Granulomatous lesions of the breast are rare. They can be secondary to systemic conditions (sarcoidosis), infections (mycobacterium, fungal), or reactions to foreign material (silicone, narcotics).
A detailed history may point in the direction of the diagnosis. Clinical examination usually reveals a palpable, firm mass in the breast.
Depending upon underlying etiology, there may be mammographic changes of an ill-defined lesion. Frequently, these are associated with coarse calcification.
The pathology of specific granulomatous infections or conditions such as Sarcoidosis or Wegeners granulomatosis is similar to that seen for these conditions in other sites.
Idiopathic granulomatous mastitis and silicone mastitis merit special mention.
Idiopathic granulomatous mastitis is a granulomatous lesion centered around ducts and lobules. No caseation or noncaseous necrosis is seen and no foreign material or pathogens are present within the lesion. Occasional small microabscesses may be present.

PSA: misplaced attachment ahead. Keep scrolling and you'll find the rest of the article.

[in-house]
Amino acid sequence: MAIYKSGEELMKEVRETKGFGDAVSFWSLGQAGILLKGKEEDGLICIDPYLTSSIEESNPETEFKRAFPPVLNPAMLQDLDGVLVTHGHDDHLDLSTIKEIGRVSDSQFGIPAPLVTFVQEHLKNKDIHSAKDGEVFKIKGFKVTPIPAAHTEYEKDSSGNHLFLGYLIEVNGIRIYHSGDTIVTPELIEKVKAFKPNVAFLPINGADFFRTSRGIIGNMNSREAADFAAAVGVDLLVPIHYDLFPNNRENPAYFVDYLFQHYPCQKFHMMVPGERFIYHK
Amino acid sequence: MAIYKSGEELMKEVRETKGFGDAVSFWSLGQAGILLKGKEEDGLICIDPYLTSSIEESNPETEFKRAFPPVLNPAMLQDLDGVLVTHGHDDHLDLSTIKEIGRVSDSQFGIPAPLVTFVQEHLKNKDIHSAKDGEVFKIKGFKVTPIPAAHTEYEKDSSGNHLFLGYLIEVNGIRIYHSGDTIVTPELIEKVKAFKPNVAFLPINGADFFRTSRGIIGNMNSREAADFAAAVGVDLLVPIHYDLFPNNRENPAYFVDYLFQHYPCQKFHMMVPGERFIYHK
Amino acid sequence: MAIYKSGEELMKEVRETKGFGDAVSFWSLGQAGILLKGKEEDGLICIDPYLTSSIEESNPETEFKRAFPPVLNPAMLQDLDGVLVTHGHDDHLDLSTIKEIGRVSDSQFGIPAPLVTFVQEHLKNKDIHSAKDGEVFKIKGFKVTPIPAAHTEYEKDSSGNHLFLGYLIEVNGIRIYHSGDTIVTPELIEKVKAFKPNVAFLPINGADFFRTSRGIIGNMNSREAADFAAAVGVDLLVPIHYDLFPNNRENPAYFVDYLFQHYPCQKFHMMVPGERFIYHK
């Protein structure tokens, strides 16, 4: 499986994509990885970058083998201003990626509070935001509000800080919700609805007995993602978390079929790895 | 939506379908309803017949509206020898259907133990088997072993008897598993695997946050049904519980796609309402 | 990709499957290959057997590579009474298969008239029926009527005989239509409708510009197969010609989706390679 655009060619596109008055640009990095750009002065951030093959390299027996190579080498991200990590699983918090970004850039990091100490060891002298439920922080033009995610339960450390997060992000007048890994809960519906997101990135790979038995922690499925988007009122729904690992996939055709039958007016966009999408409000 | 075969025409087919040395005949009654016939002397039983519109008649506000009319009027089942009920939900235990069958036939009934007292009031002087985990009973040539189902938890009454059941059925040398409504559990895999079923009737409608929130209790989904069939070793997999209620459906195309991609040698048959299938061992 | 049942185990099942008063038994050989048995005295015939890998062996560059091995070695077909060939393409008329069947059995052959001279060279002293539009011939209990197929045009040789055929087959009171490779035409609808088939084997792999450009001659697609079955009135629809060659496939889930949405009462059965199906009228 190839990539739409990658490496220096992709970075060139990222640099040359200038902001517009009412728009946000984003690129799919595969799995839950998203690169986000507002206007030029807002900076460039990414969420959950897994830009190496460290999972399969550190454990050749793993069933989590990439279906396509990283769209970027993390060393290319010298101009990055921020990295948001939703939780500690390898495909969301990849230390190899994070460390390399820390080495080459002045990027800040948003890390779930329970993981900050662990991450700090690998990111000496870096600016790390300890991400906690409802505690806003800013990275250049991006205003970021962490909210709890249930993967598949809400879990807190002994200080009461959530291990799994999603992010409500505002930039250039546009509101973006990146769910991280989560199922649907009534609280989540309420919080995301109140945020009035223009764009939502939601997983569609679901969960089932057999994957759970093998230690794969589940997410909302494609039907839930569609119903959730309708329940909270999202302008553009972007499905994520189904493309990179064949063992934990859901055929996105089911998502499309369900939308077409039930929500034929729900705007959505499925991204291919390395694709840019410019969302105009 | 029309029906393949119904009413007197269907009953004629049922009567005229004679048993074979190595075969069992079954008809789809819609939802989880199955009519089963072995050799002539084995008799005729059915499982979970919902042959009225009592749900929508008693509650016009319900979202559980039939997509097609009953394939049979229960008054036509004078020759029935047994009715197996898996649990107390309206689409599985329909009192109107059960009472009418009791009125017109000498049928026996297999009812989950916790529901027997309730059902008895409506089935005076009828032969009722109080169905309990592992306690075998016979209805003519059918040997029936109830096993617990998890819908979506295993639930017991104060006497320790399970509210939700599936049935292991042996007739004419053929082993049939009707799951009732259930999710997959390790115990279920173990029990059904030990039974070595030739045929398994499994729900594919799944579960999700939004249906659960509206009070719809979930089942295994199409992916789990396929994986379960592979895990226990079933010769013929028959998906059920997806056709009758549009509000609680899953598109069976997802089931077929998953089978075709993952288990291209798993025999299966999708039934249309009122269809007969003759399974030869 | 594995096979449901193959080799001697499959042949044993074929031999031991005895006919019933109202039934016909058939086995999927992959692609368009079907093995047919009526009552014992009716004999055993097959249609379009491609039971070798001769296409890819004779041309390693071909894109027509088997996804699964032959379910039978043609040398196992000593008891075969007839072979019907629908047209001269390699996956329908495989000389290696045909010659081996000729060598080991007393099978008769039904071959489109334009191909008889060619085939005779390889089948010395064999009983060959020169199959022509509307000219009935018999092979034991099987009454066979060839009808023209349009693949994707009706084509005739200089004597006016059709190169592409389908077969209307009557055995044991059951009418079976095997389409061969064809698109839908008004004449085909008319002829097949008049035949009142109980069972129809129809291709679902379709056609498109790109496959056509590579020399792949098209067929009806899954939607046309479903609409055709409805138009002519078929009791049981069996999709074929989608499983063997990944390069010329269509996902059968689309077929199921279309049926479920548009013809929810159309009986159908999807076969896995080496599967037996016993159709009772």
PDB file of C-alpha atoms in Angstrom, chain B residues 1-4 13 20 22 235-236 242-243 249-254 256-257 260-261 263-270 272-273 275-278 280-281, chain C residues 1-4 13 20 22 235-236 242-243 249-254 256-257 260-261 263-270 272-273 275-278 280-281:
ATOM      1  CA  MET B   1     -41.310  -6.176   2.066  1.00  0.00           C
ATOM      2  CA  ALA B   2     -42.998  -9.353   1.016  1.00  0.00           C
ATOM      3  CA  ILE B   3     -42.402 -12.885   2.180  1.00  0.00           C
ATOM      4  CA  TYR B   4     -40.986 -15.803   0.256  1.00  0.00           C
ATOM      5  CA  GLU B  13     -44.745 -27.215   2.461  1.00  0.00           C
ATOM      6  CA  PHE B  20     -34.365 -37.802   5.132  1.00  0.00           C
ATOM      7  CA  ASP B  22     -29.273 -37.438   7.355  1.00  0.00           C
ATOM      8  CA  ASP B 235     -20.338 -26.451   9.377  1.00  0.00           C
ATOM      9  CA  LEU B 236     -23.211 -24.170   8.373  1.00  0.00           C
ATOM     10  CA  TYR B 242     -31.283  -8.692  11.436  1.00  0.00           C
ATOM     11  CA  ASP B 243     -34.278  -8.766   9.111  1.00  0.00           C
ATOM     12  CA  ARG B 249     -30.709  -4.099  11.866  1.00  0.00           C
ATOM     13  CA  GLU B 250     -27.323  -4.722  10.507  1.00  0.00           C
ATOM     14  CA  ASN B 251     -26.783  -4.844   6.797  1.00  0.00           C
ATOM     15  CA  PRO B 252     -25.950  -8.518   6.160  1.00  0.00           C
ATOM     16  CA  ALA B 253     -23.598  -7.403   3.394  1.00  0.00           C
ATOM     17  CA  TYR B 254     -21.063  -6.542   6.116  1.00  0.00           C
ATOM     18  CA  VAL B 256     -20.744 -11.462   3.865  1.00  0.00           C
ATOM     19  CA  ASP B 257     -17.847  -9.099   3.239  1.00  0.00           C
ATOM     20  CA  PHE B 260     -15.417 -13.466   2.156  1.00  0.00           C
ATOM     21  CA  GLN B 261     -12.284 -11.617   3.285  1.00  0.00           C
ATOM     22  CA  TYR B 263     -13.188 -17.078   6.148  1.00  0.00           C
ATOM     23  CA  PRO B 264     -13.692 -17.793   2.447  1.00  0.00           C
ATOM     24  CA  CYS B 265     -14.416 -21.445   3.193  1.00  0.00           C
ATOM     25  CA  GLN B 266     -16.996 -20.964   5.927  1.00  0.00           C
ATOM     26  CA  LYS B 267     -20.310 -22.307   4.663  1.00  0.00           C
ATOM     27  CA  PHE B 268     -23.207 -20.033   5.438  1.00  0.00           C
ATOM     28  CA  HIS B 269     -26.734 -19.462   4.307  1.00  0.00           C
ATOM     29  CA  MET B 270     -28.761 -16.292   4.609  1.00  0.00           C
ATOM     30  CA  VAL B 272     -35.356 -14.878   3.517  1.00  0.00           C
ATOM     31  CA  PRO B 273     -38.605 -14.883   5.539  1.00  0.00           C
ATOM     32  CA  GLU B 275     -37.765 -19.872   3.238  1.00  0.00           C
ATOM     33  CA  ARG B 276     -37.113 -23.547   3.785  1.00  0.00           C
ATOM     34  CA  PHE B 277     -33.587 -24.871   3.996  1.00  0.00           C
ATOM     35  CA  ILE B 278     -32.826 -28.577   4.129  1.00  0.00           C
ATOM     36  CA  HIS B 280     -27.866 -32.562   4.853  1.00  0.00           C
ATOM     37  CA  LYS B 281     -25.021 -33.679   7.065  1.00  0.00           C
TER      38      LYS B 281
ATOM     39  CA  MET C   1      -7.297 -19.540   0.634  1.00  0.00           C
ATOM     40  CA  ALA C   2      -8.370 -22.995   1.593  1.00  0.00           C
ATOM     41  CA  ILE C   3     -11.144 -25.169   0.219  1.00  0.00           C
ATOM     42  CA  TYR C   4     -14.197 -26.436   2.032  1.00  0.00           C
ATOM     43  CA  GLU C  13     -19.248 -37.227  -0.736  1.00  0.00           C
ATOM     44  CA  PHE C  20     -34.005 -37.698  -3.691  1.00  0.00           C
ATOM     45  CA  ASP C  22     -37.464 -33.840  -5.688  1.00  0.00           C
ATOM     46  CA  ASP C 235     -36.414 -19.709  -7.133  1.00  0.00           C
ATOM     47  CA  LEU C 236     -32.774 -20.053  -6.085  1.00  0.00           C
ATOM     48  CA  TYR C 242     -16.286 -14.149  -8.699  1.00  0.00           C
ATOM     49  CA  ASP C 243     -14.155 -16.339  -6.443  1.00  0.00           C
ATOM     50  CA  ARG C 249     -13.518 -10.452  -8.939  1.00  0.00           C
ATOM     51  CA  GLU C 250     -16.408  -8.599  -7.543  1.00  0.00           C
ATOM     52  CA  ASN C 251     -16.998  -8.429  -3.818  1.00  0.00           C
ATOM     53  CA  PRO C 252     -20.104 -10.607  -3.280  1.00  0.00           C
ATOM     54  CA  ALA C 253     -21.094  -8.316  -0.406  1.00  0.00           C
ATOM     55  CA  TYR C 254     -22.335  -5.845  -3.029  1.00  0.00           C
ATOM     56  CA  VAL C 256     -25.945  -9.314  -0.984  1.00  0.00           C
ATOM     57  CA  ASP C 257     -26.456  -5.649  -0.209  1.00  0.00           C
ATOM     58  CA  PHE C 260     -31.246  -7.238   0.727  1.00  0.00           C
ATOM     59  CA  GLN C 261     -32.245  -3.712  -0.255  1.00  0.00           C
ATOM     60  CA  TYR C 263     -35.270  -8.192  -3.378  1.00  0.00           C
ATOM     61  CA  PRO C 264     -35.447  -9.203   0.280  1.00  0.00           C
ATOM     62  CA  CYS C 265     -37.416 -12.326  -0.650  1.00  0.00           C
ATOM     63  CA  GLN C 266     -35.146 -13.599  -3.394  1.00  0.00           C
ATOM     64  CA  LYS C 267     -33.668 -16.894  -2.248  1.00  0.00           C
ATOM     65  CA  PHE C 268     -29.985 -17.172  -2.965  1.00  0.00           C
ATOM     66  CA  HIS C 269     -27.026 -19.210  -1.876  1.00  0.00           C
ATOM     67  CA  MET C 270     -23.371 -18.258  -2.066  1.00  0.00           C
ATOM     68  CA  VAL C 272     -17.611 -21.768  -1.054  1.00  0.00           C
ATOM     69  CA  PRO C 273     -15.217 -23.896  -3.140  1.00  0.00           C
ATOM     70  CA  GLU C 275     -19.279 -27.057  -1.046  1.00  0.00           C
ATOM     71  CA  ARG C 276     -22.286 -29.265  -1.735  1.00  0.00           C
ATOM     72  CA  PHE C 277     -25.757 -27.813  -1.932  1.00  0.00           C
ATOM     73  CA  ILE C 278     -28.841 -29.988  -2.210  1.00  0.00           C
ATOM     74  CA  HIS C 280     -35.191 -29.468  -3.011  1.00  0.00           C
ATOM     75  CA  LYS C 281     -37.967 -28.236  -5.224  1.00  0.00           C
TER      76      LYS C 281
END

Silicone mastitis has a histologic appearance similar to that of fat necrosis. There are foamy macrophages and occasional multinucleate giant cells arranged in a random fashion, but poorly formed granulomata may be present.
The silicone may be apparent as highly refractile, irregular particles both within the phagocytic cells and lying free in the extracellular location.
No active treatment is required once the diagnosis has been established histologically. If in doubt, excision is performed.
A.D. Purushotham, P. Britton and L. Bobrow
A prospective study of benign breast disease and the risk of breast cancer. JAMA 2002